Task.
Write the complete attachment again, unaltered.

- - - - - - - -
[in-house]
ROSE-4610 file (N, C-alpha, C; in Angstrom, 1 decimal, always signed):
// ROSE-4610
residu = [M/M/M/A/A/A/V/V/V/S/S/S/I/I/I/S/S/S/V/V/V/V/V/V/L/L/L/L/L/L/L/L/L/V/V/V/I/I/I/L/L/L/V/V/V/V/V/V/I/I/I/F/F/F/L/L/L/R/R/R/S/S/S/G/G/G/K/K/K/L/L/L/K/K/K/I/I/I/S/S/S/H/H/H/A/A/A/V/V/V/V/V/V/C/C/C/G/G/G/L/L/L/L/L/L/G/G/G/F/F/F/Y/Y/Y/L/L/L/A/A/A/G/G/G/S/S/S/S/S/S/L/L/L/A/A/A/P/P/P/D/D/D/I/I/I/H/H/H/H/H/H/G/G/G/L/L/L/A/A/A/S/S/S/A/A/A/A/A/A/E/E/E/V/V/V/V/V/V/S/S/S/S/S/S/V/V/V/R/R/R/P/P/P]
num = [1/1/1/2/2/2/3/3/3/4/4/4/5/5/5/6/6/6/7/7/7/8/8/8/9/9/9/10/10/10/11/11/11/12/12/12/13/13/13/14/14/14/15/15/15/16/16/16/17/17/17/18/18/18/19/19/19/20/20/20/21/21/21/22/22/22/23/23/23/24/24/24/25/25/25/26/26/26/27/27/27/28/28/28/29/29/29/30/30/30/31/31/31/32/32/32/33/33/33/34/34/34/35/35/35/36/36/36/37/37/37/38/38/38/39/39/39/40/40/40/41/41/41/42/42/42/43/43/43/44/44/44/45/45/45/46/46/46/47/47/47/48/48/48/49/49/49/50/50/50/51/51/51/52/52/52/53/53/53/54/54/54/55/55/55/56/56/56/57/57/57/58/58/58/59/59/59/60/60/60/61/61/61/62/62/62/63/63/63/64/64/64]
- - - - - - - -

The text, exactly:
[in-house]
ROSE-4610 file (N, C-alpha, C; in Angstrom, 1 decimal, always signed):
// ROSE-4610
residu = [M/M/M/A/A/A/V/V/V/S/S/S/I/I/I/S/S/S/V/V/V/V/V/V/L/L/L/L/L/L/L/L/L/V/V/V/I/I/I/L/L/L/V/V/V/V/V/V/I/I/I/F/F/F/L/L/L/R/R/R/S/S/S/G/G/G/K/K/K/L/L/L/K/K/K/I/I/I/S/S/S/H/H/H/A/A/A/V/V/V/V/V/V/C/C/C/G/G/G/L/L/L/L/L/L/G/G/G/F/F/F/Y/Y/Y/L/L/L/A/A/A/G/G/G/S/S/S/S/S/S/L/L/L/A/A/A/P/P/P/D/D/D/I/I/I/H/H/H/H/H/H/G/G/G/L/L/L/A/A/A/S/S/S/A/A/A/A/A/A/E/E/E/V/V/V/V/V/V/S/S/S/S/S/S/V/V/V/R/R/R/P/P/P]
num = [1/1/1/2/2/2/3/3/3/4/4/4/5/5/5/6/6/6/7/7/7/8/8/8/9/9/9/10/10/10/11/11/11/12/12/12/13/13/13/14/14/14/15/15/15/16/16/16/17/17/17/18/18/18/19/19/19/20/20/20/21/21/21/22/22/22/23/23/23/24/24/24/25/25/25/26/26/26/27/27/27/28/28/28/29/29/29/30/30/30/31/31/31/32/32/32/33/33/33/34/34/34/35/35/35/36/36/36/37/37/37/38/38/38/39/39/39/40/40/40/41/41/41/42/42/42/43/43/43/44/44/44/45/45/45/46/46/46/47/47/47/48/48/48/49/49/49/50/50/50/51/51/51/52/52/52/53/53/53/54/54/54/55/55/55/56/56/56/57/57/57/58/58/58/59/59/59/60/60/60/61/61/61/62/62/62/63/63/63/64/64/64]